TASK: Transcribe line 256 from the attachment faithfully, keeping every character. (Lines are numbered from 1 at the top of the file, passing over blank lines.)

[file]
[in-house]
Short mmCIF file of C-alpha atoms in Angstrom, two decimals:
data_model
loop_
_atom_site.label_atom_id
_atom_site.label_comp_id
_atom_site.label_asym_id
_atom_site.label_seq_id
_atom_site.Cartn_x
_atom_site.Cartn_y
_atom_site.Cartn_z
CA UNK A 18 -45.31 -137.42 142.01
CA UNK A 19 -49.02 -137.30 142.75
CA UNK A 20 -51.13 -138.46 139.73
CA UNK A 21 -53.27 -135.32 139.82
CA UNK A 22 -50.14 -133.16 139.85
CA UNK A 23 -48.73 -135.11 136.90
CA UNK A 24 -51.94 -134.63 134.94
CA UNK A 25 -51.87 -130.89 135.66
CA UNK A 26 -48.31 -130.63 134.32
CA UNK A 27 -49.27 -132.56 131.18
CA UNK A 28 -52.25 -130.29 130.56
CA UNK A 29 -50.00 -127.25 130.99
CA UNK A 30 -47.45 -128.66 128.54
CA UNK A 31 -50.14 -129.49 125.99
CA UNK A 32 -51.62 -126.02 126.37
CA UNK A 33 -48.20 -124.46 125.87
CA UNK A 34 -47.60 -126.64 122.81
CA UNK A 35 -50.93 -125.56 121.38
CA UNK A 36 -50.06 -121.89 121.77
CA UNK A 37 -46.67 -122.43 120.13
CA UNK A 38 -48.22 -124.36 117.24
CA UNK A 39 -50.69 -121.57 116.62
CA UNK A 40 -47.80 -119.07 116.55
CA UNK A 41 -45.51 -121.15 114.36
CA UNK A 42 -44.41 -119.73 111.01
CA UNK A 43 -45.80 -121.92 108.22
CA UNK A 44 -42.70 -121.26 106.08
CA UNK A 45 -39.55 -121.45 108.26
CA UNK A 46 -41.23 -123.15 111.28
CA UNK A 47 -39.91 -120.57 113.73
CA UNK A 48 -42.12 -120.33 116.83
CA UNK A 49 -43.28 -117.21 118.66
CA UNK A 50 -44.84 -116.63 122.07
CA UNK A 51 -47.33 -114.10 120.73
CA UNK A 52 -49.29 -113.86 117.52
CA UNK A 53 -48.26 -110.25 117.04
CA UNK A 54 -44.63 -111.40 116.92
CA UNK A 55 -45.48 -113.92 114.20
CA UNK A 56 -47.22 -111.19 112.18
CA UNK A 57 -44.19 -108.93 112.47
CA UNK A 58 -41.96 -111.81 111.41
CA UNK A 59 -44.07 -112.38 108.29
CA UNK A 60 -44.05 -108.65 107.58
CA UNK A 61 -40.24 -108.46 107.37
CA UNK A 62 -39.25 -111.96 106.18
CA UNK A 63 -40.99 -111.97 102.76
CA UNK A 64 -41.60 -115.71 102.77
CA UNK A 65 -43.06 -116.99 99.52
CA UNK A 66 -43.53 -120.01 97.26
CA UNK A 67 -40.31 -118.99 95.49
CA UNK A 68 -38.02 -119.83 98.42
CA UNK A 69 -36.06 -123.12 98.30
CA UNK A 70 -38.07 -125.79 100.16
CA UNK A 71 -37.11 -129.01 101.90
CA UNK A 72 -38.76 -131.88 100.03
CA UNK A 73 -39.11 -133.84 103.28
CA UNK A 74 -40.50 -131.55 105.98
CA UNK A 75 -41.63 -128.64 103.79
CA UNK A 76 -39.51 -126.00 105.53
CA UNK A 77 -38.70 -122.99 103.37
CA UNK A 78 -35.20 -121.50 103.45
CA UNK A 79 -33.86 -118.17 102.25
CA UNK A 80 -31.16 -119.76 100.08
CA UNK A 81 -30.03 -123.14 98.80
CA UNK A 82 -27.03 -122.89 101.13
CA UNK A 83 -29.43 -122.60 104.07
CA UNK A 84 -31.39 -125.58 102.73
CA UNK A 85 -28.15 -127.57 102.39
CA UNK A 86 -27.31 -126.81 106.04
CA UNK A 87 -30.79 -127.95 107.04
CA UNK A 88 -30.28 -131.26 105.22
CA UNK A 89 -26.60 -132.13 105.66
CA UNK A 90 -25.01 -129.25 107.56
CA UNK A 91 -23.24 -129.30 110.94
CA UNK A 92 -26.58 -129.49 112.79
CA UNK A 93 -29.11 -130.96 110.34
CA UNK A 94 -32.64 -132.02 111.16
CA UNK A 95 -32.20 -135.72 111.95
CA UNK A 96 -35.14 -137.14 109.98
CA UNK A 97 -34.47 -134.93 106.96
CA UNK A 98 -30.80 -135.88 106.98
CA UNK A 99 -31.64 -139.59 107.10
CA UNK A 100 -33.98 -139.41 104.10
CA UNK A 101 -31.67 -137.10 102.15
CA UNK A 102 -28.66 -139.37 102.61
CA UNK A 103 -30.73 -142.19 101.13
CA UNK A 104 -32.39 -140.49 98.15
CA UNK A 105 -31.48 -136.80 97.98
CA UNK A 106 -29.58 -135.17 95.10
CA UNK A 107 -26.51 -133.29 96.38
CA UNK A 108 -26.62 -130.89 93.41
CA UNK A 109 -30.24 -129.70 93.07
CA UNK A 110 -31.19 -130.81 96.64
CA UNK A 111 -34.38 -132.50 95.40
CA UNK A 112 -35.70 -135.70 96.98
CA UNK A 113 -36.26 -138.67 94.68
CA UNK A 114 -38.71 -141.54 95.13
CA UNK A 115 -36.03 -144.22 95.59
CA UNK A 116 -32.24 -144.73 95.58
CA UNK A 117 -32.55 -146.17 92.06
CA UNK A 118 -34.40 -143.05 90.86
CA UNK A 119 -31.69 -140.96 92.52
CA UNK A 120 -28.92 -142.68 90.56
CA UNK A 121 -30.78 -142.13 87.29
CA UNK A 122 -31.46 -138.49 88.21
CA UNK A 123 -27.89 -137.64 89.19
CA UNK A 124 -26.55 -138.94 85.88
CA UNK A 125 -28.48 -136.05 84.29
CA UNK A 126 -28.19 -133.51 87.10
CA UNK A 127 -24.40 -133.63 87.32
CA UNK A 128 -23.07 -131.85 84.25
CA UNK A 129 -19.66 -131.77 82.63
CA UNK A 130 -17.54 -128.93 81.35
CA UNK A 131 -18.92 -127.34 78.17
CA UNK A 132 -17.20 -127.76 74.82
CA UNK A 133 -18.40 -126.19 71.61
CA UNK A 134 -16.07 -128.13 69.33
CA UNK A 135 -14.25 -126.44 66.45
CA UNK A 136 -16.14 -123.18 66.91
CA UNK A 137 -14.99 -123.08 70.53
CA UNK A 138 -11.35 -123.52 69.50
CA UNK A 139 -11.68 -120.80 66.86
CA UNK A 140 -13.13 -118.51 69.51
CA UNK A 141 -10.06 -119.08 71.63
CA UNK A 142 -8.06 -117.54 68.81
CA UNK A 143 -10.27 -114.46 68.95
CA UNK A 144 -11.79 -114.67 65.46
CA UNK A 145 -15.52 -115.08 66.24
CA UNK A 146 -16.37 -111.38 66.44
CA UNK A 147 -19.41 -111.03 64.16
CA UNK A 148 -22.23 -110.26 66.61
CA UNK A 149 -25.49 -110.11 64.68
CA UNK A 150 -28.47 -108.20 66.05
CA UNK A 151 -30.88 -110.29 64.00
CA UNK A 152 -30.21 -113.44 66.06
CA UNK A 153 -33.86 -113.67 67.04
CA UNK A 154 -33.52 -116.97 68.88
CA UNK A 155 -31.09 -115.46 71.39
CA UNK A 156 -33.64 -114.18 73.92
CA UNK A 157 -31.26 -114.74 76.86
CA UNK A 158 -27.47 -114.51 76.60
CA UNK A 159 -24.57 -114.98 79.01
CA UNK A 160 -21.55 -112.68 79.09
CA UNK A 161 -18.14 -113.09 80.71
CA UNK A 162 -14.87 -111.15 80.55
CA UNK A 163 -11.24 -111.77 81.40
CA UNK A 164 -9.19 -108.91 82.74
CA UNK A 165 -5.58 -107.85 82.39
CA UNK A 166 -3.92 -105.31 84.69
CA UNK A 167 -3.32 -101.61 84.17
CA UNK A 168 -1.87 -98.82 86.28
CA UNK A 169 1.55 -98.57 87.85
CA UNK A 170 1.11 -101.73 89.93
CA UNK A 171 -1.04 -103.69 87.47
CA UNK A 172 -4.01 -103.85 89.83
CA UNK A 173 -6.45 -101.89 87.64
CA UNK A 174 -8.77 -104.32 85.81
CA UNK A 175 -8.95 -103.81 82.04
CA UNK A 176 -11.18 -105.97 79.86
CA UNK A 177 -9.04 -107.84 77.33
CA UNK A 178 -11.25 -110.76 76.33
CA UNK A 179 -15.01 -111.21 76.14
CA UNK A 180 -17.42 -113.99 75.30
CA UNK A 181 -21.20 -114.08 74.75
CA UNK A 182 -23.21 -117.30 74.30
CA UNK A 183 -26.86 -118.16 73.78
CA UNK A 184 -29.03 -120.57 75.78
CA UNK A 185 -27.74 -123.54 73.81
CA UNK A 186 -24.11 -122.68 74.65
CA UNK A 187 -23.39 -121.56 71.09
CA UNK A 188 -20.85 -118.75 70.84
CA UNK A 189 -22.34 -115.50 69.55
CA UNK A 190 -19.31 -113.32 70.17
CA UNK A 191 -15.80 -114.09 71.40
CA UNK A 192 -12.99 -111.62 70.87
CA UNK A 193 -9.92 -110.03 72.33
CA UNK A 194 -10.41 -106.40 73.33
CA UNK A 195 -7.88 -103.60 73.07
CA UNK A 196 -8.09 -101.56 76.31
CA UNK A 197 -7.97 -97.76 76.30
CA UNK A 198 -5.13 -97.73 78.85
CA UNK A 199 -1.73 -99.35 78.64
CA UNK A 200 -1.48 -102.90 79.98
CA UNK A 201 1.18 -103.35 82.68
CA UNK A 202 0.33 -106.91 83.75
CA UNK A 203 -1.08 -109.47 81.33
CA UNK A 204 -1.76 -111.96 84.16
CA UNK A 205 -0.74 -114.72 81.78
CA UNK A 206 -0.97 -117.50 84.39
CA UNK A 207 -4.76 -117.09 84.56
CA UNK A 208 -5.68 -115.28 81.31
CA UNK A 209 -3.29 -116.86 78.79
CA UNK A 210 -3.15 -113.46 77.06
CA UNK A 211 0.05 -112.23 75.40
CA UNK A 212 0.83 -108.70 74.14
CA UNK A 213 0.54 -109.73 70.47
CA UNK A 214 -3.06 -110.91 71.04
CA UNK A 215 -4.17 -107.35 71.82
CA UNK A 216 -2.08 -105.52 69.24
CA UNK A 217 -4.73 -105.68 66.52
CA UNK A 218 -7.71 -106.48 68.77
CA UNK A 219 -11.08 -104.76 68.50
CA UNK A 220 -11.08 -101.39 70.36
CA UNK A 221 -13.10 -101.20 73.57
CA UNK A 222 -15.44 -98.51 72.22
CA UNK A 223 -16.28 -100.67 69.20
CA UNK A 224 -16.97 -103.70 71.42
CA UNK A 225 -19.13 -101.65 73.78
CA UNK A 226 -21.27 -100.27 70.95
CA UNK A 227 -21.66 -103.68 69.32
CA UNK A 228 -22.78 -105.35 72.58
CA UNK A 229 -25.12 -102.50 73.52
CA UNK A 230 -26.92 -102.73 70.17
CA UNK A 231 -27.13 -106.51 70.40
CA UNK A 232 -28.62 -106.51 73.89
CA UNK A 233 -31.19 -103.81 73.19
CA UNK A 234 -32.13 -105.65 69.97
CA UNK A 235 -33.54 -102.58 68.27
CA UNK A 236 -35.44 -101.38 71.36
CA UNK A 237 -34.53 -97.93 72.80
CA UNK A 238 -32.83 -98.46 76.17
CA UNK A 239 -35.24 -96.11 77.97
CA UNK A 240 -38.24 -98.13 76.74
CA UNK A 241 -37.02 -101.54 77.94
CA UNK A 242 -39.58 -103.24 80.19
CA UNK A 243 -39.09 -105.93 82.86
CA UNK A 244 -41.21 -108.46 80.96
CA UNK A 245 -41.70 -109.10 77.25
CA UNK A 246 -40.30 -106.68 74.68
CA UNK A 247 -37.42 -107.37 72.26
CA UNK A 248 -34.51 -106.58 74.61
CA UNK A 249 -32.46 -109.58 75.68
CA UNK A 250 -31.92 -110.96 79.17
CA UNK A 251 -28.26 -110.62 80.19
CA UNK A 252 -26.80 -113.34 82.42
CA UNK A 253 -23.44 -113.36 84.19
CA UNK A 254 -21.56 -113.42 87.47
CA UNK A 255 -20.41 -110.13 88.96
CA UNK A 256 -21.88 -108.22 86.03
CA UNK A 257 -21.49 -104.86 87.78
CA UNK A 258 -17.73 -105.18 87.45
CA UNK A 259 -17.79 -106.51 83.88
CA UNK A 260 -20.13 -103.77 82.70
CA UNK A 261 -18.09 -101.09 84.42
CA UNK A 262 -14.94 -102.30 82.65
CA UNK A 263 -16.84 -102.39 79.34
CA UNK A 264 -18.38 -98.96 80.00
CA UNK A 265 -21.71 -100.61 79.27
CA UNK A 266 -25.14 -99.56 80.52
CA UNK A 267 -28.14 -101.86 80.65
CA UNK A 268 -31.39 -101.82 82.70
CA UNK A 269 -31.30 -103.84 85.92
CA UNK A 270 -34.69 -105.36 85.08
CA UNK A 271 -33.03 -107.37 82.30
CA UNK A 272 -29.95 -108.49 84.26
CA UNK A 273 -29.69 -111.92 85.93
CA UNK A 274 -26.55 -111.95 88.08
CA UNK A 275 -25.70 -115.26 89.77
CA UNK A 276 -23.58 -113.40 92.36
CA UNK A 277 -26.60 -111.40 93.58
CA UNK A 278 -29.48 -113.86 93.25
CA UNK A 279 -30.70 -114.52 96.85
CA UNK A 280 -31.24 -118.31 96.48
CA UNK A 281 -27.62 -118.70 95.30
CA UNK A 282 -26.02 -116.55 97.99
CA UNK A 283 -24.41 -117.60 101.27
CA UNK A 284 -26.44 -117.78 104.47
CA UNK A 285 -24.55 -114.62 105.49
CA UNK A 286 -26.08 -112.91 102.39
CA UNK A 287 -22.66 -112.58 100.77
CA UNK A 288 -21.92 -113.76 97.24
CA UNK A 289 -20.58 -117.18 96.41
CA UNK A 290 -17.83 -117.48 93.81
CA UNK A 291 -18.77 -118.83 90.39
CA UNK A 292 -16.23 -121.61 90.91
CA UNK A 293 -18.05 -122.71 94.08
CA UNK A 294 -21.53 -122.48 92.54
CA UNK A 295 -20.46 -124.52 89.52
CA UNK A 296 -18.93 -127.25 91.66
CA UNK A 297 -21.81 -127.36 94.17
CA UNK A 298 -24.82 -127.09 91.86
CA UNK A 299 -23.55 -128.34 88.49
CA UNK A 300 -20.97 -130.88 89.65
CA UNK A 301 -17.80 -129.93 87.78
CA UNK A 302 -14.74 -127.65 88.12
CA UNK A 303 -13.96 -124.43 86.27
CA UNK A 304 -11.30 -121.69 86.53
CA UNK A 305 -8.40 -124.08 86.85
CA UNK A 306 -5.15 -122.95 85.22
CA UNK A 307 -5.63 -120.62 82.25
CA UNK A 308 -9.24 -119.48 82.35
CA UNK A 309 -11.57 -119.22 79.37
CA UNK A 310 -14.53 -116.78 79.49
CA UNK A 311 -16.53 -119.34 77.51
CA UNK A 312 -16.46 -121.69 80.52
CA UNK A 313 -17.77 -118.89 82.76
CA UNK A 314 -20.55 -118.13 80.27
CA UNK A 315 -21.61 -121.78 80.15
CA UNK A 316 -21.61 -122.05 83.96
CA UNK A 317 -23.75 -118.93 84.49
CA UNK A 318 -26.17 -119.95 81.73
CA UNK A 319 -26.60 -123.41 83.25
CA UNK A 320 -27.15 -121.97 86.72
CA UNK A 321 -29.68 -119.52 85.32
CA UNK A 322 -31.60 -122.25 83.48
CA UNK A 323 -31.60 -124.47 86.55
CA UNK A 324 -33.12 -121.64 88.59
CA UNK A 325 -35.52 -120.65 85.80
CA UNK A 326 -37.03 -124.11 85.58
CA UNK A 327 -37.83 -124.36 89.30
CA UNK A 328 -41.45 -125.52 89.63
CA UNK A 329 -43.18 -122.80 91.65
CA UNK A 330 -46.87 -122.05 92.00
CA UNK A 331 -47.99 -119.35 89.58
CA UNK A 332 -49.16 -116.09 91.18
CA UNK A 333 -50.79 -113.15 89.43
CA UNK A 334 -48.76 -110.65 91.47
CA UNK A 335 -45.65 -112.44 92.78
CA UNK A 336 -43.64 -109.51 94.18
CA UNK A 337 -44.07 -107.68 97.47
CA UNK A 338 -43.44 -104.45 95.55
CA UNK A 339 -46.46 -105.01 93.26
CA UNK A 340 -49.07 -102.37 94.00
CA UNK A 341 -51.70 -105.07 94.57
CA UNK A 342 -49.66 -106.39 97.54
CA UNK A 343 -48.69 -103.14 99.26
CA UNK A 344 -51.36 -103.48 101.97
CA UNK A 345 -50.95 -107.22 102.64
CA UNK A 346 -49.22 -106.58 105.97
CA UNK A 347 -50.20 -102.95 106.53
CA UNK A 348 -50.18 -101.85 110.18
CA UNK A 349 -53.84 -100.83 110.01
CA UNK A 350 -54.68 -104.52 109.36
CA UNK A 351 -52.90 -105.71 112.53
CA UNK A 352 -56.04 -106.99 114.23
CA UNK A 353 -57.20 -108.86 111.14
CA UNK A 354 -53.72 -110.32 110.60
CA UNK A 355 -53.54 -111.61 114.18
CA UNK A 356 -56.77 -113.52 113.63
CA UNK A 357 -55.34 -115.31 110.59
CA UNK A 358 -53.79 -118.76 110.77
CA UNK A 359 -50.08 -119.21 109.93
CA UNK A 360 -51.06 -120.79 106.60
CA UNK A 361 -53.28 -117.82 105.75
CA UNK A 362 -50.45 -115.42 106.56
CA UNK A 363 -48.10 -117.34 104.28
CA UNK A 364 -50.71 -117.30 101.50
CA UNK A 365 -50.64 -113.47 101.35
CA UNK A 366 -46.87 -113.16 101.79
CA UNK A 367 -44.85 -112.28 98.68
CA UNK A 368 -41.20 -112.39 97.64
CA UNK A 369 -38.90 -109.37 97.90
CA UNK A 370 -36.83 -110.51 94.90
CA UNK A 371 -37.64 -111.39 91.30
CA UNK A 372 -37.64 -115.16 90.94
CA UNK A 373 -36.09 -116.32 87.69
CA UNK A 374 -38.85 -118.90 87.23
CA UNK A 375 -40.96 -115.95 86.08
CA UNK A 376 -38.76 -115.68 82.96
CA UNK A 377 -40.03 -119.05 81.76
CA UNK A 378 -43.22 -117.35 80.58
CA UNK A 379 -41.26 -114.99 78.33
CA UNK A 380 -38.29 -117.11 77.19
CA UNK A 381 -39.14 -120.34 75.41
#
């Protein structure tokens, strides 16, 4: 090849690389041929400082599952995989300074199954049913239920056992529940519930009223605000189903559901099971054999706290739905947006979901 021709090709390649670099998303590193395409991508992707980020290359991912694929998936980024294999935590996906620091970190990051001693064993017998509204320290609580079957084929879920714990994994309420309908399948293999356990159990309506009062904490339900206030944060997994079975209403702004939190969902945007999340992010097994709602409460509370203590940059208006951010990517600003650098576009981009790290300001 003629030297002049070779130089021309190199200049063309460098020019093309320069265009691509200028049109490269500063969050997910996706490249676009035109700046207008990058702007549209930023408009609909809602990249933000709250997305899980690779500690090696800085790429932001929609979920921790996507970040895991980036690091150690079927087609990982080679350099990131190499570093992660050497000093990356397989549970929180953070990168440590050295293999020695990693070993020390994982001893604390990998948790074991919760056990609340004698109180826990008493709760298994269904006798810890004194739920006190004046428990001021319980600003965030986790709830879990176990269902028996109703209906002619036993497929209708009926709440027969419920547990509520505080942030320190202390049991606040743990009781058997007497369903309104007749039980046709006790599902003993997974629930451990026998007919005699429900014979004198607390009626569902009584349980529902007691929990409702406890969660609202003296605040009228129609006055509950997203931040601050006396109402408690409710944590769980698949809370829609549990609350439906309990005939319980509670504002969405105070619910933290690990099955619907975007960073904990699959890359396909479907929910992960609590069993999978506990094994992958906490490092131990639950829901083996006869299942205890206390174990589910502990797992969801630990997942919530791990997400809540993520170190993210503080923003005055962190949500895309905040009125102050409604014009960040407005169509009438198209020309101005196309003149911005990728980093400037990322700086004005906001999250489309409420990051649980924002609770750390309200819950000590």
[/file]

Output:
CA UNK A 262 -14.94 -102.30 82.65